French President Emmanuel Macron said Thursday that NATO's spending commitments remained the same despite US counterpart Donald Trump saying he had forced allies to increase them at a tense summit.
Macron said NATO was nevertheless "much stronger" and that Trump had, contrary to reports, never told his fellow leaders that the United States could withdraw from the alliance.
"President Trump knows that the United States has been able to find NATO at key moments in its history... I think that NATO is a good thing for the United States," the French leader said, adding that the US was a "great partner, a great ally for us."
Trump had "reaffirmed his commitment to a strong NATO".
"As with all our summits, sometimes the corridors, comments and tweets take on more importance than what is negotiated, said or endorsed by heads of state," Macron said.
"I believe only one thing: the communique we have approved, the strategy we defend and the seriousness we have, because it is the security of our people we are talking about," he added.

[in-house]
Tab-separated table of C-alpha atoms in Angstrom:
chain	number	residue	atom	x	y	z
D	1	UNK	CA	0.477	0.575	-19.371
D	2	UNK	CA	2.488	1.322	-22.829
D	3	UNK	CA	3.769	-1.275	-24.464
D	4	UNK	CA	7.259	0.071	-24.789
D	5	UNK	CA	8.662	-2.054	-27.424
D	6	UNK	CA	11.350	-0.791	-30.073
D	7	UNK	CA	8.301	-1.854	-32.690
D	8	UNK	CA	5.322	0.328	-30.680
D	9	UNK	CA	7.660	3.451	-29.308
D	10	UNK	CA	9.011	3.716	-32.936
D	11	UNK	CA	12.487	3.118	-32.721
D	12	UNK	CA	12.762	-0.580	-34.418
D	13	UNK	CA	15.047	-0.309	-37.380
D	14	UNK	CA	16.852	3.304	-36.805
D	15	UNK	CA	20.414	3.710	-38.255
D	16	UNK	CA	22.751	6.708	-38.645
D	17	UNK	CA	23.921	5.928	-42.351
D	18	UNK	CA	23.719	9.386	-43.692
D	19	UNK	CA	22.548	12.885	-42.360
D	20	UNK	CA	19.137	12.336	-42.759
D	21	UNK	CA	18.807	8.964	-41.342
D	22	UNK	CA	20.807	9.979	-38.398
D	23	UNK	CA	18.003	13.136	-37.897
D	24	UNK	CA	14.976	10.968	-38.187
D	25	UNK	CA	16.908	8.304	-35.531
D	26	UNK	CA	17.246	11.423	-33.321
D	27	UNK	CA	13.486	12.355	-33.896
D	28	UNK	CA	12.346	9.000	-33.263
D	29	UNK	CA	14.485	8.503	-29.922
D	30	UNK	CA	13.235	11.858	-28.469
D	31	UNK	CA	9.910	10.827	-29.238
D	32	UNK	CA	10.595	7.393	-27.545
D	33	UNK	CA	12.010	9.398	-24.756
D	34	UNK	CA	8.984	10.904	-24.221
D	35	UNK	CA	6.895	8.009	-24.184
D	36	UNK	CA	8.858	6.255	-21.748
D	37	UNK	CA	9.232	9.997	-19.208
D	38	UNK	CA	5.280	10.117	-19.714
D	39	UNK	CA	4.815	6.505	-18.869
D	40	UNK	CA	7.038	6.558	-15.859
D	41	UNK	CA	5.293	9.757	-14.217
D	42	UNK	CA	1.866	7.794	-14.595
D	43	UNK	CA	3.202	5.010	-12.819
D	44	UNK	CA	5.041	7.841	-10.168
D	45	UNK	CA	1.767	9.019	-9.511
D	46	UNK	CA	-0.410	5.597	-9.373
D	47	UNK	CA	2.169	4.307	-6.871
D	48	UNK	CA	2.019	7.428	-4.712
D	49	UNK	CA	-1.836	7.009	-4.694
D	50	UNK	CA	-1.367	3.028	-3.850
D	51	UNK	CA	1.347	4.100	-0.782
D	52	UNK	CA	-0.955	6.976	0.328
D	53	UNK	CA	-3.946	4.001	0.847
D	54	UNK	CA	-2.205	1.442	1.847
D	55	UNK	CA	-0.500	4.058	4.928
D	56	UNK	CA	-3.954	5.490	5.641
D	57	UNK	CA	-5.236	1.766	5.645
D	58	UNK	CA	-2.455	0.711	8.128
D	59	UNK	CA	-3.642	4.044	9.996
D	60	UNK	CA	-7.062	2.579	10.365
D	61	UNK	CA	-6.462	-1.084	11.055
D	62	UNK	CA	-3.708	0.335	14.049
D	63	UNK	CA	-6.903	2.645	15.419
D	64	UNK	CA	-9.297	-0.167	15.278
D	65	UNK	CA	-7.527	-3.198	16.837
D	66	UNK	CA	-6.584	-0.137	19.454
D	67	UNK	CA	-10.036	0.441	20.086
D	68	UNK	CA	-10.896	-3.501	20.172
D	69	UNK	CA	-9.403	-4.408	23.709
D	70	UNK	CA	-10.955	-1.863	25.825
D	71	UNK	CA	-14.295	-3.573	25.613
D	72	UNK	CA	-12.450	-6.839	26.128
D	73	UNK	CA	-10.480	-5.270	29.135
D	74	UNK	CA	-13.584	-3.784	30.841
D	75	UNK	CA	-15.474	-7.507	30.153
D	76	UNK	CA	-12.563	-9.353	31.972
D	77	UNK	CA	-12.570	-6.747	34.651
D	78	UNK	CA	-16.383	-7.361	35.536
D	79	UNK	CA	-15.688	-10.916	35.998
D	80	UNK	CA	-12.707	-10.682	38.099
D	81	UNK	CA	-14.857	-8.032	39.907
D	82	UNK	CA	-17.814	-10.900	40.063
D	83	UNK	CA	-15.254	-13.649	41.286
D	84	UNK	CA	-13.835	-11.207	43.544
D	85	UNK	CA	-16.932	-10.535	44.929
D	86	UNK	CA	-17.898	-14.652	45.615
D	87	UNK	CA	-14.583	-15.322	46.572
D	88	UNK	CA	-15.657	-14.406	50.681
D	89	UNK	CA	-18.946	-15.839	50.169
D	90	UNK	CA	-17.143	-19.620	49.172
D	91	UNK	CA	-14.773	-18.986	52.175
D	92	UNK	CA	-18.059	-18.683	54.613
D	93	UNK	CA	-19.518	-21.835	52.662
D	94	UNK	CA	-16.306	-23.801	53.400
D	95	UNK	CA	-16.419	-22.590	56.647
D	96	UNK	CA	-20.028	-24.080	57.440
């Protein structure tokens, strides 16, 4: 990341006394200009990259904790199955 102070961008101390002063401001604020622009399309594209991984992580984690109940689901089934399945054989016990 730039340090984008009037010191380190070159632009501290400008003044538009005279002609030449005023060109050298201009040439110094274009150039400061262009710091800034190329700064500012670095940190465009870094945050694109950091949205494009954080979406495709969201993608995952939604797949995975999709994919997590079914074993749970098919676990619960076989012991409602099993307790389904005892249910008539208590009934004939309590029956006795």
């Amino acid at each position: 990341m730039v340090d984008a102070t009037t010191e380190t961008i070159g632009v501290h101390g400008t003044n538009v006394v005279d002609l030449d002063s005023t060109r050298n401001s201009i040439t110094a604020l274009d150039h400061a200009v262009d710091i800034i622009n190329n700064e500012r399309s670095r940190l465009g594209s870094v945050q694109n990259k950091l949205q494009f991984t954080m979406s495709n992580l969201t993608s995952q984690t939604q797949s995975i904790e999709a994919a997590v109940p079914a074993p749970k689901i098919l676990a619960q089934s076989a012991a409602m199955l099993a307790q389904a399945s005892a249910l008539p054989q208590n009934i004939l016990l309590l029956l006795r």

Trump said there had been "tremendous progress" at the summit after he pushed NATO leaders on the issue, and that NATO countries were going to increase their commitments to "levels they've never thought of before."
But Macron responded that "the communique is clear: it reaffirms the commitment to two percent (of GDP on defence spending) for 2024."
Trump had asked for the two percent figure to happen immediately, and for it eventually to be doubled to four percent.
Asked about Trump's criticisms of Germany, Macron said that Paris and Berlin had a "joint destiny" and that Berlin was an "indispensable partner" for France.
France's President Emmanuel Macron (left) denied reports Donald Trump told his fellow NATO leaders that the United States could withdraw from the transatlantic security bloc